• Reverse curls with a SZ bar: 5 sets of 10 reps. After a few warm-up sets, I want you to train hard. Use only 10 seconds rest between sets. So do 10 reps, put the weight down, count to 10 and repeat. Do 5 sets. This might sting a little. Your brachioradialis and brachialis will be crying.
  • Cable tricep press with a rope grip: 5 sets of 10 reps. After a few warm-up sets, you'll do the same here. I want you to rest only 10 seconds between sets. You may have trouble using the same weight for all sets, so it's okay to reduce the weight slightly as the sets progress.
  • Scott curls on the machine: 3 sets of 12 reps. I want you to do these with heavy weights. Choose a weight that is so heavy that you can only do 6 repetitions with this weight and then have your training partner help you with the last 6 repetitions. For the first 6 repetitions, consciously tense your muscles hard at the highest point of the movement and simply move the weight during the last 6 repetitions. Your fatigued brachialis and brachioradialis won't really be heavily involved in this exercise, so your biceps will take the brunt of the load.
  • Dips on the machine: I love this exercise. First perform 3 heavy sets of 8 reps. Use 3 second negative reps and perform the concentric reps powerfully. Perform heavy negative repetitions on the fourth and final set. Use a weight that allows you to do just 6 reps. This machine is probably my favorite exercise for using negative reps. Perform a total of 4 sets.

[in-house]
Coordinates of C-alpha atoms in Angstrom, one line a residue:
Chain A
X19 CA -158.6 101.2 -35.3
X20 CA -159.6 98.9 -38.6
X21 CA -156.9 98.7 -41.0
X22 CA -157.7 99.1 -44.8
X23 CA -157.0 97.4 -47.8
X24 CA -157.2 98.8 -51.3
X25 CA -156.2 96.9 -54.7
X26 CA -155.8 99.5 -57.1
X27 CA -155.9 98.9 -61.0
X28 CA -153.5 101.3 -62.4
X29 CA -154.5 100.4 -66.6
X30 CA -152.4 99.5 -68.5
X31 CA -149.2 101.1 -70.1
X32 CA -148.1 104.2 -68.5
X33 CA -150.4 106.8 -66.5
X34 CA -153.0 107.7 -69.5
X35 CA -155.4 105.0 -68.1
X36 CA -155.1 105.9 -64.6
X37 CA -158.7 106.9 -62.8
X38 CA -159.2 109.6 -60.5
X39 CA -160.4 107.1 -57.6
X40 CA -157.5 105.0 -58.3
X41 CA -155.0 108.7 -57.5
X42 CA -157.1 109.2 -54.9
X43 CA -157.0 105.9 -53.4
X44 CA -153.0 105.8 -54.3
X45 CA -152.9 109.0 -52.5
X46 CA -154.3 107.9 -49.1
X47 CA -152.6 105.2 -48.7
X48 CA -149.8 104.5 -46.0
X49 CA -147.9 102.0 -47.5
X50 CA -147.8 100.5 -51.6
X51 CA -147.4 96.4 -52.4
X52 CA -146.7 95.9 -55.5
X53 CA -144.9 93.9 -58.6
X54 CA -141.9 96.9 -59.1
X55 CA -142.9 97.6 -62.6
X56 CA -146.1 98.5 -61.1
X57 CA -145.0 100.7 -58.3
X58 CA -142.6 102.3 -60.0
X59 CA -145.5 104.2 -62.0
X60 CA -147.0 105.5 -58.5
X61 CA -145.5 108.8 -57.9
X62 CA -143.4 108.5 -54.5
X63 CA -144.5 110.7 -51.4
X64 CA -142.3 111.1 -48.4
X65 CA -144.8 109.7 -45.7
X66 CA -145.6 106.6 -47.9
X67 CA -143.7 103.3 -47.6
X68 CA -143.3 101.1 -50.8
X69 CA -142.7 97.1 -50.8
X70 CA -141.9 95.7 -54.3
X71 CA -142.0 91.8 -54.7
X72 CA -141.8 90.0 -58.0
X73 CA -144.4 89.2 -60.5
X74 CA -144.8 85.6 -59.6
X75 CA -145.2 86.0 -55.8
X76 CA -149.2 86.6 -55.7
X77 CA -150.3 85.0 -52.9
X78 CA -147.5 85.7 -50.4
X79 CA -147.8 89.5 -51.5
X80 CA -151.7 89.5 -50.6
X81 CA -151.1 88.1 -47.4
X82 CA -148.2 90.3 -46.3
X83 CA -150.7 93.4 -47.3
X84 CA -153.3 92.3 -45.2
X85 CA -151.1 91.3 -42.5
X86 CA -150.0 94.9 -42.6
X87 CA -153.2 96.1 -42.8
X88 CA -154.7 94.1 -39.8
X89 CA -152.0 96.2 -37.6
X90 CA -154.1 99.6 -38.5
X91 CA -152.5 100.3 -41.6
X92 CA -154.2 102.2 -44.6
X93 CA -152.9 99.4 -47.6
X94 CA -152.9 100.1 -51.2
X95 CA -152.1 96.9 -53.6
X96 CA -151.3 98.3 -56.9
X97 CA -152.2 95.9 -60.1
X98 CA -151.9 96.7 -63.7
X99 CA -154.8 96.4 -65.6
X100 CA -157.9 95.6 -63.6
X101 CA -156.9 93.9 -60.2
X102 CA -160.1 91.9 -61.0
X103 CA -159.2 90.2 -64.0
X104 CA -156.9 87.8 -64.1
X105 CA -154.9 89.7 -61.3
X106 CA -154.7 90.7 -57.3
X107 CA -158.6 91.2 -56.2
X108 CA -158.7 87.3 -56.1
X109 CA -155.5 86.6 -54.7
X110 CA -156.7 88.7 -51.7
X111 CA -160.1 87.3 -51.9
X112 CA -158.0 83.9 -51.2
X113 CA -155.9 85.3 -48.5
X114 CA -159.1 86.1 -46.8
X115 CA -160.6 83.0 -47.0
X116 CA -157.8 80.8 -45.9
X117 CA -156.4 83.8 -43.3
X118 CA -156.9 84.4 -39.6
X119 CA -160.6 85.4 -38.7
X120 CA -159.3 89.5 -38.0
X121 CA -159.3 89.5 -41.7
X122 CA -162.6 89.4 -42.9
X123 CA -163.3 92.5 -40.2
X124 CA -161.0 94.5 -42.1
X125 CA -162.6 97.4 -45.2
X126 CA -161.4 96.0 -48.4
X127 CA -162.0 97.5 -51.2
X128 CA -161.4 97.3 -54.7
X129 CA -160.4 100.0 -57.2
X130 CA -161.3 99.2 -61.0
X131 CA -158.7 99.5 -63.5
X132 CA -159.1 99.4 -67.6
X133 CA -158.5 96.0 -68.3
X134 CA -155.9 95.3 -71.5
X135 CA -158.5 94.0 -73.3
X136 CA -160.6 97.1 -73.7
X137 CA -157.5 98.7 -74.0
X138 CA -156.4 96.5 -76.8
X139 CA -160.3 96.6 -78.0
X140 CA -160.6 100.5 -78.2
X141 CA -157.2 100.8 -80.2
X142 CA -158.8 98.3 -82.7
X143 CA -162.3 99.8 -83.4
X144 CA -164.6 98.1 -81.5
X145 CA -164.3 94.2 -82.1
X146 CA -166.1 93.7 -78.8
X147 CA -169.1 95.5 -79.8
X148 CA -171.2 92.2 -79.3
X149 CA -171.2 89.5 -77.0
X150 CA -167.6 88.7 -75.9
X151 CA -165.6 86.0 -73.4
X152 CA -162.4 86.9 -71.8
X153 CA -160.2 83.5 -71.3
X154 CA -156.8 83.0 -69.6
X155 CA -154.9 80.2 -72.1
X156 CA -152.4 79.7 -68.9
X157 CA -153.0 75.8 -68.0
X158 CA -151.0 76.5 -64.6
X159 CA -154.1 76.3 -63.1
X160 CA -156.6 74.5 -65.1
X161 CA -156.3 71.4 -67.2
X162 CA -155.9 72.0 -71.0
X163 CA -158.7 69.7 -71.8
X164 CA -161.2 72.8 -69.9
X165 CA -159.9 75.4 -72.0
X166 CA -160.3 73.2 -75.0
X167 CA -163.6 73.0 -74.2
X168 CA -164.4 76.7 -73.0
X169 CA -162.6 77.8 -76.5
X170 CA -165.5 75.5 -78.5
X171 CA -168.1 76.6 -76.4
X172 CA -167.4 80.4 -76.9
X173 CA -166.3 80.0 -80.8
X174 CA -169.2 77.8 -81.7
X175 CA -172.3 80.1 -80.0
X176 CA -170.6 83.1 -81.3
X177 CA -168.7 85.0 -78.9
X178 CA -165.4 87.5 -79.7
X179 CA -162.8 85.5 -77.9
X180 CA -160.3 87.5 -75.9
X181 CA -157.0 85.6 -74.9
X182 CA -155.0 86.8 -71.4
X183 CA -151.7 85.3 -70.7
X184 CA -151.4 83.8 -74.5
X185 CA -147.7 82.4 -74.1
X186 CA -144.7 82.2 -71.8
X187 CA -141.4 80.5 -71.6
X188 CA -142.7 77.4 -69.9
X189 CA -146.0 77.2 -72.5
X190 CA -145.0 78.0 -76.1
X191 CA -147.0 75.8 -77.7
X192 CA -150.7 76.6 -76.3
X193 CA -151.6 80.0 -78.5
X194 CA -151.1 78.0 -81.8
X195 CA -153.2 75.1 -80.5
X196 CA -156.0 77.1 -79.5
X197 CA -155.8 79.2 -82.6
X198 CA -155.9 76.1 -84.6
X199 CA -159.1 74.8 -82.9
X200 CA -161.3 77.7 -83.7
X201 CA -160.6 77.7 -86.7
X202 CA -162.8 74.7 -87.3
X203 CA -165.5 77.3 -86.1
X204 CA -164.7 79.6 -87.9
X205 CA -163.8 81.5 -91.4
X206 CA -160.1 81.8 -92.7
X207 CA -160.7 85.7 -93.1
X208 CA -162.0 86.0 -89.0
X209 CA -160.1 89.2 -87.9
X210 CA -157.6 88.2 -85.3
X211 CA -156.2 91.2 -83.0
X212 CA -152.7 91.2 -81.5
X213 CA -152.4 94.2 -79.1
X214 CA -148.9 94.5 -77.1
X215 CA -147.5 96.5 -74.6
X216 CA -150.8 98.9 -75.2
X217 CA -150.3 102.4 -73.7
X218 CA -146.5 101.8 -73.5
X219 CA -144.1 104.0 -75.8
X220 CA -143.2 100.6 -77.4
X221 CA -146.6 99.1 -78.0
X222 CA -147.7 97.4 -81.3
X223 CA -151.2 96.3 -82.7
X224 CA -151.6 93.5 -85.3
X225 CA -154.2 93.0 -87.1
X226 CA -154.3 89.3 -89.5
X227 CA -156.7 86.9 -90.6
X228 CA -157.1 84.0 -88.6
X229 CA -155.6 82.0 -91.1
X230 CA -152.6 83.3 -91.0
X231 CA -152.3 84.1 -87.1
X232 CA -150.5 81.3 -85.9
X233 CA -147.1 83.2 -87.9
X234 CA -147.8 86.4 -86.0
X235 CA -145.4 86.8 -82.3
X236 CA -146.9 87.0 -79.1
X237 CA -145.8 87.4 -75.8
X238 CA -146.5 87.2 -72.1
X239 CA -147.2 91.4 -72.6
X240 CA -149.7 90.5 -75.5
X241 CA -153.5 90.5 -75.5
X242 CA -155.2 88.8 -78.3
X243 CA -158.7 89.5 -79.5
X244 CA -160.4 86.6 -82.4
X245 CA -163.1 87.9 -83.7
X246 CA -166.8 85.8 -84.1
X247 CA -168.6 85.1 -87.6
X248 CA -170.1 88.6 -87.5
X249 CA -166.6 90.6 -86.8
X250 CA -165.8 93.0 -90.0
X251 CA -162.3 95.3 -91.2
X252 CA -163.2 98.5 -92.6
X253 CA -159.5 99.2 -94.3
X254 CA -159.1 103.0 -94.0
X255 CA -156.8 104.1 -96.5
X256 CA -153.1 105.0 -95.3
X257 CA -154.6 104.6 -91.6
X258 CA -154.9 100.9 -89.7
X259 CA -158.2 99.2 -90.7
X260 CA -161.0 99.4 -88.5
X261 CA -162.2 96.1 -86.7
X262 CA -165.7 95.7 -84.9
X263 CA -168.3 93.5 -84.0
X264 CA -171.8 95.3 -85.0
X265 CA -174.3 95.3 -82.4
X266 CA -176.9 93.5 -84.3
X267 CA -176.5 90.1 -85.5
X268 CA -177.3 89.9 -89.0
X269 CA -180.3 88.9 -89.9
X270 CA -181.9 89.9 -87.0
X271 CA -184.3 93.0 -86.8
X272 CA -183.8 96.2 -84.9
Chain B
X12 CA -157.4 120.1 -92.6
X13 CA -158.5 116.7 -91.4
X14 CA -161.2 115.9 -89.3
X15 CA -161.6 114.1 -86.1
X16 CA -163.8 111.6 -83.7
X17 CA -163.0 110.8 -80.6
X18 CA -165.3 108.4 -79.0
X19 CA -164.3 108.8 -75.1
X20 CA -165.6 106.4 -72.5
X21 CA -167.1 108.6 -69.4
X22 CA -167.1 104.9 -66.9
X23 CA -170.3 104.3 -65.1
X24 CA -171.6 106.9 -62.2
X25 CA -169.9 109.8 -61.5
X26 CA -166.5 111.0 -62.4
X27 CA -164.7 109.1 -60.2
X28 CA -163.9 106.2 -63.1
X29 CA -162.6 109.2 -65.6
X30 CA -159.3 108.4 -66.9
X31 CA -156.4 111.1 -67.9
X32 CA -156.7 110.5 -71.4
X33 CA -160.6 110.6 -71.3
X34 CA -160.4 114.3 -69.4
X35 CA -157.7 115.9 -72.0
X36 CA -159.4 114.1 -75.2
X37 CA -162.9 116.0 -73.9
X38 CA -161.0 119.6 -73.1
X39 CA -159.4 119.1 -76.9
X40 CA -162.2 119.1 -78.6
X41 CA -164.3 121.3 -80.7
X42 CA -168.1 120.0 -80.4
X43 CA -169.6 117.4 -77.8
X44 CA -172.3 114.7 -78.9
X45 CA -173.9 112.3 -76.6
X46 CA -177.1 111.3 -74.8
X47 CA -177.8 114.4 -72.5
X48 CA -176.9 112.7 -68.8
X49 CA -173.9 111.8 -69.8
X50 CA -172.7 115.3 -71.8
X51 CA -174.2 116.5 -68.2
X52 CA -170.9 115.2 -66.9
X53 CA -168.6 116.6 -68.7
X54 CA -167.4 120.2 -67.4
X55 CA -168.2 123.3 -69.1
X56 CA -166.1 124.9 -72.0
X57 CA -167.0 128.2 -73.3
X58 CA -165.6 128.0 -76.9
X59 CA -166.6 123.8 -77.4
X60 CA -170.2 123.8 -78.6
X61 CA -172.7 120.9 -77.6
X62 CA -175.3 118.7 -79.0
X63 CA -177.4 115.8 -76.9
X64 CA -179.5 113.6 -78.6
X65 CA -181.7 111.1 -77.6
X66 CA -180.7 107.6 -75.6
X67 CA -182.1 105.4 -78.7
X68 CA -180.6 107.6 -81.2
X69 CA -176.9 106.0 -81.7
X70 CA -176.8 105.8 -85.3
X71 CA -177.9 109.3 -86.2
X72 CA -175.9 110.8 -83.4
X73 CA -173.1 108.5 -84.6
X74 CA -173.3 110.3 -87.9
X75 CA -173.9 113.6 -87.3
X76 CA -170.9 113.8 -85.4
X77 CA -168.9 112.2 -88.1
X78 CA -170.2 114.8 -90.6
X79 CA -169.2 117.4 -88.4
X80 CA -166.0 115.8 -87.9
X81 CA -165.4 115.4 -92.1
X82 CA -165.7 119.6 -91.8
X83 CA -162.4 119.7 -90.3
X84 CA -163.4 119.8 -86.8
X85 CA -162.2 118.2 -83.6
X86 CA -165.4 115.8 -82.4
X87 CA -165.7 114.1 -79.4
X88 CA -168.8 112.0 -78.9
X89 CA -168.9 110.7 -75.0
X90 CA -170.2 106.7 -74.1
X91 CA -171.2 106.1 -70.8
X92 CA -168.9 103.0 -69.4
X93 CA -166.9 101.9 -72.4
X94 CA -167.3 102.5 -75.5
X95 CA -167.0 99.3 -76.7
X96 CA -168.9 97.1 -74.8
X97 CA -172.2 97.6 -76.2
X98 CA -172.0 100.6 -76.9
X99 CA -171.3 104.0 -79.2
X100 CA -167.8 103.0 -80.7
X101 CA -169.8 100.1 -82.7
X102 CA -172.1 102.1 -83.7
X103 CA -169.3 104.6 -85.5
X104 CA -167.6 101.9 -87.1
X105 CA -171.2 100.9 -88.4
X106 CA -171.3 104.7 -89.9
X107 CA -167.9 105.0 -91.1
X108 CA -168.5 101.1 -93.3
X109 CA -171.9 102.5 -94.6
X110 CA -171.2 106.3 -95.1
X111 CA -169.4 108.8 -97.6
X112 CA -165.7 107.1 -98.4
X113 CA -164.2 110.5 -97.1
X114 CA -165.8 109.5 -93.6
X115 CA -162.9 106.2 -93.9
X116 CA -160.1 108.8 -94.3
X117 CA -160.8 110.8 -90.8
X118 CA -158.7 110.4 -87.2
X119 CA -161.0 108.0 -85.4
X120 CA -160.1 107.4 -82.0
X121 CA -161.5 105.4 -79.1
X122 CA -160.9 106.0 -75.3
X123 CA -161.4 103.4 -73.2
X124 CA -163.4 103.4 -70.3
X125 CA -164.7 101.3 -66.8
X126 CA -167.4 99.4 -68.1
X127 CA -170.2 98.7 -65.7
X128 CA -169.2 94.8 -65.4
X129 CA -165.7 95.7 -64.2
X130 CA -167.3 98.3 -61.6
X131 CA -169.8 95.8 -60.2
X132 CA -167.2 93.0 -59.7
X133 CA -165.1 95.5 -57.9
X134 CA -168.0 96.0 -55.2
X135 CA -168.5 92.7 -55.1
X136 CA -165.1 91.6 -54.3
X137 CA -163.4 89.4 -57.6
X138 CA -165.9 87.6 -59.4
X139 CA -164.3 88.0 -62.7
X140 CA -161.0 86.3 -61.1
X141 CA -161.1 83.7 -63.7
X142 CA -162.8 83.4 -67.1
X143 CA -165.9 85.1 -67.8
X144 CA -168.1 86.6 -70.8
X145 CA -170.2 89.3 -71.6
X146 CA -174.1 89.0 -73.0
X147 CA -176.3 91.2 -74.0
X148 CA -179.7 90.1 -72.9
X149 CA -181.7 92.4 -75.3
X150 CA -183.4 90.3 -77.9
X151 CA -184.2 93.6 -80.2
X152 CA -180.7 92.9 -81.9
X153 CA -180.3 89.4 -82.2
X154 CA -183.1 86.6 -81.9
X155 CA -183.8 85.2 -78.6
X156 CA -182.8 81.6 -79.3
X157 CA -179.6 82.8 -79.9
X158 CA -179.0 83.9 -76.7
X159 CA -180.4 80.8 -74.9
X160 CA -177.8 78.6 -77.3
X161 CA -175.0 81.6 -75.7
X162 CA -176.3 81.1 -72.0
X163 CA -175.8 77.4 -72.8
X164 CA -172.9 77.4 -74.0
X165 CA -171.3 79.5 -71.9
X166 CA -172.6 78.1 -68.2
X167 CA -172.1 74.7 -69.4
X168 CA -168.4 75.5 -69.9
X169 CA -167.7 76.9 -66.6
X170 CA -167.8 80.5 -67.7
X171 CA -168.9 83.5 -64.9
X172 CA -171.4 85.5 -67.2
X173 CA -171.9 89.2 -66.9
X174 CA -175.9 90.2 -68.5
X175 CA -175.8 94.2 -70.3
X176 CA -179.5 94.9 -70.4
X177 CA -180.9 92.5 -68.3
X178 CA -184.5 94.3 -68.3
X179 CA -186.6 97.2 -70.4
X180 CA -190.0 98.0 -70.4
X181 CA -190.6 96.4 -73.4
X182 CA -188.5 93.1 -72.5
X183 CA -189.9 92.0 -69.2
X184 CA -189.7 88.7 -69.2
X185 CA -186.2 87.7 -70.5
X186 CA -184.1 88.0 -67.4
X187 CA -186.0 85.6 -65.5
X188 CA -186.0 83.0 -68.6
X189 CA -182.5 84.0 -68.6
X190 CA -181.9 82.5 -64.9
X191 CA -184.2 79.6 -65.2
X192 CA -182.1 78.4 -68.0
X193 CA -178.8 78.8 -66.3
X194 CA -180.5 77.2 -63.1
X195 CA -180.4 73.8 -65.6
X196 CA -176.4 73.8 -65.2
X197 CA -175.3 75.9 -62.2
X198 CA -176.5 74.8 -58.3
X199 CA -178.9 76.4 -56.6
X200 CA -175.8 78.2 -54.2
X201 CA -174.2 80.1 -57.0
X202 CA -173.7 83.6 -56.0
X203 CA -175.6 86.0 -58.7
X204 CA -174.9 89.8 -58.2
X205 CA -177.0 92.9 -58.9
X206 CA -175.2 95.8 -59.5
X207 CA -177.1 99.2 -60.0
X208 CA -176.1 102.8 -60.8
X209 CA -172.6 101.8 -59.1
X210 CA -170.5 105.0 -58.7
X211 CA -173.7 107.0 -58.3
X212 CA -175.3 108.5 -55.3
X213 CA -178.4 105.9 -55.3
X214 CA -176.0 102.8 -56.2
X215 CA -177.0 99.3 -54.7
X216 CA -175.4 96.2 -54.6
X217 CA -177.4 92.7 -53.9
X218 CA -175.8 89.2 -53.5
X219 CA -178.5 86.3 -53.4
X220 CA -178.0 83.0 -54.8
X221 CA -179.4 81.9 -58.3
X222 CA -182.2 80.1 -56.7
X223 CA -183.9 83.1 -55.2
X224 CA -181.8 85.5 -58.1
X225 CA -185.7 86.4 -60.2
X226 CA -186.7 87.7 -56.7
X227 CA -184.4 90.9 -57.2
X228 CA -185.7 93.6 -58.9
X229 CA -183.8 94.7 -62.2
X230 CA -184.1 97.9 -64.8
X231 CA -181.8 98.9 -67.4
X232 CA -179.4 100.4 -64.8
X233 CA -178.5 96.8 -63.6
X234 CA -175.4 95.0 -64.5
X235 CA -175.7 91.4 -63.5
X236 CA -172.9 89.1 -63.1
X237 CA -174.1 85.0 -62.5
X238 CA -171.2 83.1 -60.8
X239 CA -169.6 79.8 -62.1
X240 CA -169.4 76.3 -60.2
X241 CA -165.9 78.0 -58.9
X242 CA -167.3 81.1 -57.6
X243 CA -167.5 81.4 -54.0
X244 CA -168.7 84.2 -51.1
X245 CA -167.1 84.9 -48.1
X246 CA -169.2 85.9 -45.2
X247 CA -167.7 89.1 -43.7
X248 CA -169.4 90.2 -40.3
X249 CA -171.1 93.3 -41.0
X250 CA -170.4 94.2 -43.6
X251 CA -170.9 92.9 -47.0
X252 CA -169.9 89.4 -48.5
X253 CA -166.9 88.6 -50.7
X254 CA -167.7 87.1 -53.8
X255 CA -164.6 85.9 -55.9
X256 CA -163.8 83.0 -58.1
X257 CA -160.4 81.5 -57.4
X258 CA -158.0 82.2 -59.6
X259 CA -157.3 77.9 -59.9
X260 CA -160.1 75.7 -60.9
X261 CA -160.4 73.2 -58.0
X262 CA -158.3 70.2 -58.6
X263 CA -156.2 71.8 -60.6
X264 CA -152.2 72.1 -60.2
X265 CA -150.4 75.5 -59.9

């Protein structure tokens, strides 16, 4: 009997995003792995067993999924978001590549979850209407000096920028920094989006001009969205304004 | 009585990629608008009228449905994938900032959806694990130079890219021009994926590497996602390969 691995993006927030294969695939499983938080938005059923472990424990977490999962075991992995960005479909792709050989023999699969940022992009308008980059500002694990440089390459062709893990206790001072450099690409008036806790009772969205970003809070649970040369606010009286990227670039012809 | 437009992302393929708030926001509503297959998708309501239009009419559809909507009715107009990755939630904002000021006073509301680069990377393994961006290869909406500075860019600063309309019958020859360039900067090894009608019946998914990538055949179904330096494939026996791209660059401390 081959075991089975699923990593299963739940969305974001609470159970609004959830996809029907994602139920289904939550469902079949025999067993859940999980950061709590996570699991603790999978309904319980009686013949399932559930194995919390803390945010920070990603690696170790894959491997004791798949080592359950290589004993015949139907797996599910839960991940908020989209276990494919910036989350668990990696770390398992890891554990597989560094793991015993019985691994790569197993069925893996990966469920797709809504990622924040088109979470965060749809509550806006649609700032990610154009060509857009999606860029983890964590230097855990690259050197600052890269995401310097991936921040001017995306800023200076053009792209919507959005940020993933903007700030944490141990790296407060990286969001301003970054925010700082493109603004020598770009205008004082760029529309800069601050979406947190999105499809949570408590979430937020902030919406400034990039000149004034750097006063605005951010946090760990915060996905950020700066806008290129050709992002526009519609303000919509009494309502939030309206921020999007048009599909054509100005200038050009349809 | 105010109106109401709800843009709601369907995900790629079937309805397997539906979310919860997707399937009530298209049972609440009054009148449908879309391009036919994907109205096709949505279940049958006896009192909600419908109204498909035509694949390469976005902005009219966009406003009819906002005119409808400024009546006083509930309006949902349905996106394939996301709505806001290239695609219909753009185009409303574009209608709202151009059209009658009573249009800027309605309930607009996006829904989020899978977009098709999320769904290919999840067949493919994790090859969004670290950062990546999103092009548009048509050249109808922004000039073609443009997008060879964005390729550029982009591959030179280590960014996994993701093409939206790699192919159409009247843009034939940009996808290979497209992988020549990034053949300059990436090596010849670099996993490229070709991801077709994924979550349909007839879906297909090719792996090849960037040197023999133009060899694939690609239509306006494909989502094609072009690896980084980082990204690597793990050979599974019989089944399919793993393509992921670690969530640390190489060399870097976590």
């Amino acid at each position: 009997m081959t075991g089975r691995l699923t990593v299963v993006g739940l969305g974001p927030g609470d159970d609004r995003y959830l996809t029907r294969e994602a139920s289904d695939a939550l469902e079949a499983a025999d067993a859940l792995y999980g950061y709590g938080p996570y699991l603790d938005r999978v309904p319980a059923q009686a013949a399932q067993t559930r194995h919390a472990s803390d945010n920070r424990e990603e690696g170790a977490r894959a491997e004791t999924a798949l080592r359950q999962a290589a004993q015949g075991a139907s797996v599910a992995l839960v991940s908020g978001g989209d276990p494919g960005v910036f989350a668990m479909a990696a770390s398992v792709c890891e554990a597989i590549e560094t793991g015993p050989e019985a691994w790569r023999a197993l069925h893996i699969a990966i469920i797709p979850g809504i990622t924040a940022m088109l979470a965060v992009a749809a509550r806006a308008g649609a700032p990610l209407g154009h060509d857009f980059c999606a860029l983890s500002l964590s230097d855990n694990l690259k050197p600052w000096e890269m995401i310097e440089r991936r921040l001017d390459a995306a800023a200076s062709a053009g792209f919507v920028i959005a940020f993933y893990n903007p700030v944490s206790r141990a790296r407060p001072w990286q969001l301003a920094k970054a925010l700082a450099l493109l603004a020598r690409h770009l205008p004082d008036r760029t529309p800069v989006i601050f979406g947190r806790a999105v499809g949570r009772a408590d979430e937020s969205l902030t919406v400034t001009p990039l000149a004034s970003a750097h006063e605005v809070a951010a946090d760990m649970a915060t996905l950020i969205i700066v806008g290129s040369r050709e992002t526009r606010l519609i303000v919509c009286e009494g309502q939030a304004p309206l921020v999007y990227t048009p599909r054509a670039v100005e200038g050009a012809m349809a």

• Incline bench concentration curls: 2 sets of 8 reps. Tense your muscles at the highest point of the movement with everything you have to give. Your arms will be pumped full of blood, so you should stretch them for a good 20 to 30 seconds per bicep at this point
  • L-extensions: 4 sets of 15 reps for each arm.
  • Dumbbell curls seated with 3 second negative reps: 2 sets of 8 reps. This will give your biceps the rest.
  • Close bench press with a SZ bar: 4 sets of 8 reps. Slowly lower the weight more towards your chin than your chest. This is kind of a modified version of a Westside basic exercise, the JM Press. You won't be able to use a ton of weight but the isolation and stress your triceps receive will do the trick.

Bonus!

Want to try something that looks weird but gives your biceps a run for their money? Try Bamboo Bar Curls (https://www.youtube.com/watch?v=LHgIYQP_c88) I don't know how to put into words how well this exercise works. You won't feel anything in your elbows and when you move the weight up you'll feel a nasty contraction.

Armed and dangerous

Those who have already followed my previous programs will probably notice a trend - namely intensity, volume manipulation, perfect form and creativity. While it's true that the basics are the basics for a good reason (i.e. they work), there comes a time in every bodybuilder's training career when the basics just don't deliver results at the same rate they once did. When this happens, you have a choice: you can either keep doing what you've been doing and expect new and better results, or you can change things up and move to the right side of the adaptation curve.

The decision is yours and you now have all the tools you need to make the most of that decision.

By John Meadows
Source: https://www.t-nation.com/training/mountain-dog-arms